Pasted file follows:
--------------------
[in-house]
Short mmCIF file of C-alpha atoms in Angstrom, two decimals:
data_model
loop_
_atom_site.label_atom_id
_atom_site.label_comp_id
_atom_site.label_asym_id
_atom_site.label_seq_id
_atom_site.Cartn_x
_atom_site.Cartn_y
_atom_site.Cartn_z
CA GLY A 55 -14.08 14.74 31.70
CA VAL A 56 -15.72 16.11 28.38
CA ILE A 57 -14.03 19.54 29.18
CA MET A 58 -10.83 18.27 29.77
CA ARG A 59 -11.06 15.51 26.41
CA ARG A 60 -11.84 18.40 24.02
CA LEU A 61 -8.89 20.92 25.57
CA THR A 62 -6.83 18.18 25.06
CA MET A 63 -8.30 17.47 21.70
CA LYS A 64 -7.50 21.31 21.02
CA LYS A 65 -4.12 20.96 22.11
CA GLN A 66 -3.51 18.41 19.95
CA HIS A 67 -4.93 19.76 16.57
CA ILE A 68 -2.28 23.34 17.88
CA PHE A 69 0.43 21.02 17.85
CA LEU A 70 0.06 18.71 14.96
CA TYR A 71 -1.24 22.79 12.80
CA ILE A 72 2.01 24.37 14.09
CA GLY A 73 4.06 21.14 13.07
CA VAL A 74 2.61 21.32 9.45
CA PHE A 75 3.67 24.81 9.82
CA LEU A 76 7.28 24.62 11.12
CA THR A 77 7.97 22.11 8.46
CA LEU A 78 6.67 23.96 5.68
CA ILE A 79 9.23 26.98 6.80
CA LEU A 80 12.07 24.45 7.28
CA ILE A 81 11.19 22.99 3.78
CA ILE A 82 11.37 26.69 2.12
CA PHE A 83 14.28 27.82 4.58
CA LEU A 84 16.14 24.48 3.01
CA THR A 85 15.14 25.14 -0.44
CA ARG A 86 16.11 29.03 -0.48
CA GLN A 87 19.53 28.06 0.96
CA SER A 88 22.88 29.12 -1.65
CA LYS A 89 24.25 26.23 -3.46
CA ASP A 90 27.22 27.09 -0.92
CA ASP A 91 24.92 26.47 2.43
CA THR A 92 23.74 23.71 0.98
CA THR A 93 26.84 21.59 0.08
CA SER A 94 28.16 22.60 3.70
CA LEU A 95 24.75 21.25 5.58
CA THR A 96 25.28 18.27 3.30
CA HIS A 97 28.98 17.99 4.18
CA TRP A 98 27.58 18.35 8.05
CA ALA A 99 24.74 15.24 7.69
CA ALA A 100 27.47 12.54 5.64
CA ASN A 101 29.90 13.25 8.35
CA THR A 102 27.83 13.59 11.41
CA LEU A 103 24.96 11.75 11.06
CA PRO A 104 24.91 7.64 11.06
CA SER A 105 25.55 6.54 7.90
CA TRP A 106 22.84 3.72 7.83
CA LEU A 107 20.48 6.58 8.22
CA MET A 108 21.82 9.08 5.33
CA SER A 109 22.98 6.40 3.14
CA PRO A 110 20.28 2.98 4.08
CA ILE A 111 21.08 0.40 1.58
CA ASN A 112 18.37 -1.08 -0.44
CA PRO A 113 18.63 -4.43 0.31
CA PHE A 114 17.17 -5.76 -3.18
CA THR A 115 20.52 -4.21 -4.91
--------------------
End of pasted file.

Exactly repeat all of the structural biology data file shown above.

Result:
[in-house]
Short mmCIF file of C-alpha atoms in Angstrom, two decimals:
data_model
loop_
_atom_site.label_atom_id
_atom_site.label_comp_id
_atom_site.label_asym_id
_atom_site.label_seq_id
_atom_site.Cartn_x
_atom_site.Cartn_y
_atom_site.Cartn_z
CA GLY A 55 -14.08 14.74 31.70
CA VAL A 56 -15.72 16.11 28.38
CA ILE A 57 -14.03 19.54 29.18
CA MET A 58 -10.83 18.27 29.77
CA ARG A 59 -11.06 15.51 26.41
CA ARG A 60 -11.84 18.40 24.02
CA LEU A 61 -8.89 20.92 25.57
CA THR A 62 -6.83 18.18 25.06
CA MET A 63 -8.30 17.47 21.70
CA LYS A 64 -7.50 21.31 21.02
CA LYS A 65 -4.12 20.96 22.11
CA GLN A 66 -3.51 18.41 19.95
CA HIS A 67 -4.93 19.76 16.57
CA ILE A 68 -2.28 23.34 17.88
CA PHE A 69 0.43 21.02 17.85
CA LEU A 70 0.06 18.71 14.96
CA TYR A 71 -1.24 22.79 12.80
CA ILE A 72 2.01 24.37 14.09
CA GLY A 73 4.06 21.14 13.07
CA VAL A 74 2.61 21.32 9.45
CA PHE A 75 3.67 24.81 9.82
CA LEU A 76 7.28 24.62 11.12
CA THR A 77 7.97 22.11 8.46
CA LEU A 78 6.67 23.96 5.68
CA ILE A 79 9.23 26.98 6.80
CA LEU A 80 12.07 24.45 7.28
CA ILE A 81 11.19 22.99 3.78
CA ILE A 82 11.37 26.69 2.12
CA PHE A 83 14.28 27.82 4.58
CA LEU A 84 16.14 24.48 3.01
CA THR A 85 15.14 25.14 -0.44
CA ARG A 86 16.11 29.03 -0.48
CA GLN A 87 19.53 28.06 0.96
CA SER A 88 22.88 29.12 -1.65
CA LYS A 89 24.25 26.23 -3.46
CA ASP A 90 27.22 27.09 -0.92
CA ASP A 91 24.92 26.47 2.43
CA THR A 92 23.74 23.71 0.98
CA THR A 93 26.84 21.59 0.08
CA SER A 94 28.16 22.60 3.70
CA LEU A 95 24.75 21.25 5.58
CA THR A 96 25.28 18.27 3.30
CA HIS A 97 28.98 17.99 4.18
CA TRP A 98 27.58 18.35 8.05
CA ALA A 99 24.74 15.24 7.69
CA ALA A 100 27.47 12.54 5.64
CA ASN A 101 29.90 13.25 8.35
CA THR A 102 27.83 13.59 11.41
CA LEU A 103 24.96 11.75 11.06
CA PRO A 104 24.91 7.64 11.06
CA SER A 105 25.55 6.54 7.90
CA TRP A 106 22.84 3.72 7.83
CA LEU A 107 20.48 6.58 8.22
CA MET A 108 21.82 9.08 5.33
CA SER A 109 22.98 6.40 3.14
CA PRO A 110 20.28 2.98 4.08
CA ILE A 111 21.08 0.40 1.58
CA ASN A 112 18.37 -1.08 -0.44
CA PRO A 113 18.63 -4.43 0.31
CA PHE A 114 17.17 -5.76 -3.18
CA THR A 115 20.52 -4.21 -4.91